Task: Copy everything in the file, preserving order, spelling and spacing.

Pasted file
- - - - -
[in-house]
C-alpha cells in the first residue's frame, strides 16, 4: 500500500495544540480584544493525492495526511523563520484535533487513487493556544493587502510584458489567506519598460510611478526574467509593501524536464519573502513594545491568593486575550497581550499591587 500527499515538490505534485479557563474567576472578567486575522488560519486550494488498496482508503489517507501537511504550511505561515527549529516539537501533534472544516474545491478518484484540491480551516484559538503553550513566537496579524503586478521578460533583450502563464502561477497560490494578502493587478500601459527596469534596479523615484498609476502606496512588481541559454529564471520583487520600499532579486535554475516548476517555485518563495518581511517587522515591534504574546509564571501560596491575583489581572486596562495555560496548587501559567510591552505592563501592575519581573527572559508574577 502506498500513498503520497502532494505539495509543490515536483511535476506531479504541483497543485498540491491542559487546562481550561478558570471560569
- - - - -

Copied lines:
[in-house]
C-alpha cells in the first residue's frame, strides 16, 4: 500500500495544540480584544493525492495526511523563520484535533487513487493556544493587502510584458489567506519598460510611478526574467509593501524536464519573502513594545491568593486575550497581550499591587 500527499515538490505534485479557563474567576472578567486575522488560519486550494488498496482508503489517507501537511504550511505561515527549529516539537501533534472544516474545491478518484484540491480551516484559538503553550513566537496579524503586478521578460533583450502563464502561477497560490494578502493587478500601459527596469534596479523615484498609476502606496512588481541559454529564471520583487520600499532579486535554475516548476517555485518563495518581511517587522515591534504574546509564571501560596491575583489581572486596562495555560496548587501559567510591552505592563501592575519581573527572559508574577 502506498500513498503520497502532494505539495509543490515536483511535476506531479504541483497543485498540491491542559487546562481550561478558570471560569